This is an article about a visionary business model that skirted the law, required a new technology, changed the way people travel, and challenged a powerful, state regulated, deeply entrenched industry.
The BFC Test
Uber does what very few businesses achieve, passing the BFC test. BFC stands for “Better, Faster, Cheaper”, the ability to offer customers a service (or product) that is better, faster, and cheaper.
For example, Nordstrom sells high quality men’s suits with one day alterations, but at a premium price. Want to save money on a suit? Order it from Hong Kong but be prepared to wait weeks, not one day.
Businesses like Uber and Amazon that succeed at BFC are extremely rare, and with good management and sufficient start-up capital, often dominate their industries.
It began in Paris in 2008. Two friends (Travis Kalanick & Garret Camp) were attending a tech conference described by Economist Magazine as “where revolutionaries gather to plot the future.”
Rumor has it they became frustrated one evening when they couldn’t get a cab. “How ridiculous,” they thought, that no technology existed to hail a ride with someone going their way, allowing that person to earn a few extra bucks for the service.
The two entrepreneurs went their separate ways after the conference, but Camp continued to obsess on the concept they had conceived that night in Paris. He even bought the domain name UberCab.com.
In 2009, Camp began working on a prototype for UberCab. By the summer of that year, Kalanick had joined him as UberCab’s “Chief Incubator.”
They tested the service in New York in early 2010, using only 3 cars. The test worked well, so they officially launched the company in May of 2010 in San Francisco.
The Technology Hurdle
Nothing like Uber’s app had ever existed. It facilitated communication between drivers and customers. It had to know where drivers were located, where potential customers were waiting, and then connect them by proximity.
Uber’s app also had to instantly compute the price of a ride. Then it had to take payment for the ride, and tell the customer how many minutes the ride should take. It also had to indicate how long they would have to wait for an Uber.
While GPS (Global Positioning System) via satellites existed, it had never been utilized at this level of complexity. Yet in only a year, Camp and Kalanick had it working reasonably well.
Why Uber Shouldn’t Exist
I can see how two brilliant techies could envision and develop the high-tech Uber app. But as an attorney, I am beyond impressed with how Uber sidesteps what everyone thought was the law, that you needed a commercial driver’s license (CDL) to drive people around for money.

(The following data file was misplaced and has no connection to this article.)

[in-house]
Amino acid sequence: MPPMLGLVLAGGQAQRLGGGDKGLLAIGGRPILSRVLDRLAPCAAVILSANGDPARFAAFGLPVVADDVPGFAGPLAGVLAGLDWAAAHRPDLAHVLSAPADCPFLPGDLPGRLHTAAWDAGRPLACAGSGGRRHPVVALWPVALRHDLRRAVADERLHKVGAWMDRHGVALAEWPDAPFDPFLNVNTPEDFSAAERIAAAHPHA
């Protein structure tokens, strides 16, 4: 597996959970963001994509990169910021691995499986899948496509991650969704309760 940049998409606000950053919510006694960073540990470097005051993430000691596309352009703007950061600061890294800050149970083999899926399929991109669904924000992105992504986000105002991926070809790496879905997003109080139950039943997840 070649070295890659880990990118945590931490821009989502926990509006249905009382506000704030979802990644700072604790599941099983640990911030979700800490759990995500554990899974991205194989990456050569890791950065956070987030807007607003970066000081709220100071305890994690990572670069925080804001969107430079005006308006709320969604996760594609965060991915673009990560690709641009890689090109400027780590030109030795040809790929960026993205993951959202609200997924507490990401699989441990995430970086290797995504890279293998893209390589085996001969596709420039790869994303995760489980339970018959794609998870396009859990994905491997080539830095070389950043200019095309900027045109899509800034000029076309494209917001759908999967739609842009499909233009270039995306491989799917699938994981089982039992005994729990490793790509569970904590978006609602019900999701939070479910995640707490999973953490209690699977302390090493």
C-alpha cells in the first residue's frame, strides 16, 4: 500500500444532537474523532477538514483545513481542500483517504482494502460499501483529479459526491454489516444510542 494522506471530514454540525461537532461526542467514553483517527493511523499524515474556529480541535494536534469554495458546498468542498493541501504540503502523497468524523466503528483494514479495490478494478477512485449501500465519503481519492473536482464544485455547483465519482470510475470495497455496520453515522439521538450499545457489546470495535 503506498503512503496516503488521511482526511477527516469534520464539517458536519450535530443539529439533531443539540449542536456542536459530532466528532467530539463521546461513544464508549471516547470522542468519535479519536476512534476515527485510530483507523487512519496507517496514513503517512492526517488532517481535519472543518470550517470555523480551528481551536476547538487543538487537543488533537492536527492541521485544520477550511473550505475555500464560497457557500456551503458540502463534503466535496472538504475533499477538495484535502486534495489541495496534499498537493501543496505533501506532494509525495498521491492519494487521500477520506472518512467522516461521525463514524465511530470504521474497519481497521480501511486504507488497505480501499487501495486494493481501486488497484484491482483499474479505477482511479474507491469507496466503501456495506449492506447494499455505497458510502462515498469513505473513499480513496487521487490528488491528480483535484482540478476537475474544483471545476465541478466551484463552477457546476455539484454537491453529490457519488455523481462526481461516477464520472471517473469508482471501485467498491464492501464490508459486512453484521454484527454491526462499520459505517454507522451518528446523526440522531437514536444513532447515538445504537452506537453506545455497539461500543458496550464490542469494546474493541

It’s true in aviation. I’ve been a pilot for 35 years, and know that I am not allowed to charge people who fly with me, other than ask for gas reimbursement. This rule is strictly enforced.
So how does Uber do it? While it does offer some commercially licensed services like black car, the average UberX driver, using their personal car, does not need a CDL.
Not A Transportation Company
The reason Uber continues to stay in business (fighting for its legal life along the way) is it takes the position that it is a technology company, not a transportation company. Uber points out that it does not own, operate, or maintain its vehicles.
Because it is not a transportation company, Uber argues that it is not bound by the rules and regulations of that industry, including requiring drivers to be commercially licensed. Uber even removed “Cab” from its original name, UberCab, so it didn’t sound like a transportation company.
So far, most courts have upheld Uber’s argument. But special interest groups (primarily funded by the taxi industry) are spending a fortune lobbying politicians to regulate Uber.
Regulating “Cheaper” Out Of BFC
There is a place for governmental regulation, but there is a cost too. Those who are required to abide by a labyrinth of complex rules are usually forced to pass it along to you and me. When that happens, the “Cheaper” in Better, Faster, Cheaper can quickly evaporate, harming everyone. We pay more and the business attracts fewer customers.
Gaps In The Herd
When brainstorming a new business, my dad, Chubby, told me to look for gaps in the herd. He said to envision myself standing on a hill, watching a herd of buffalo run by below. Where are the gaps, the places a buffalo could avoid the dust and sprint ahead?
Innovators learn that leveraging gaps in the herd can be challenging. Competitors try to stop you. Regulators try to control you. Unfortunately for all of us, that is what’s happening with Uber.
“Innovation is seeing what everybody has seen and thinking what nobody has thought.”
–Dr. Albert Szent – Gyorgyi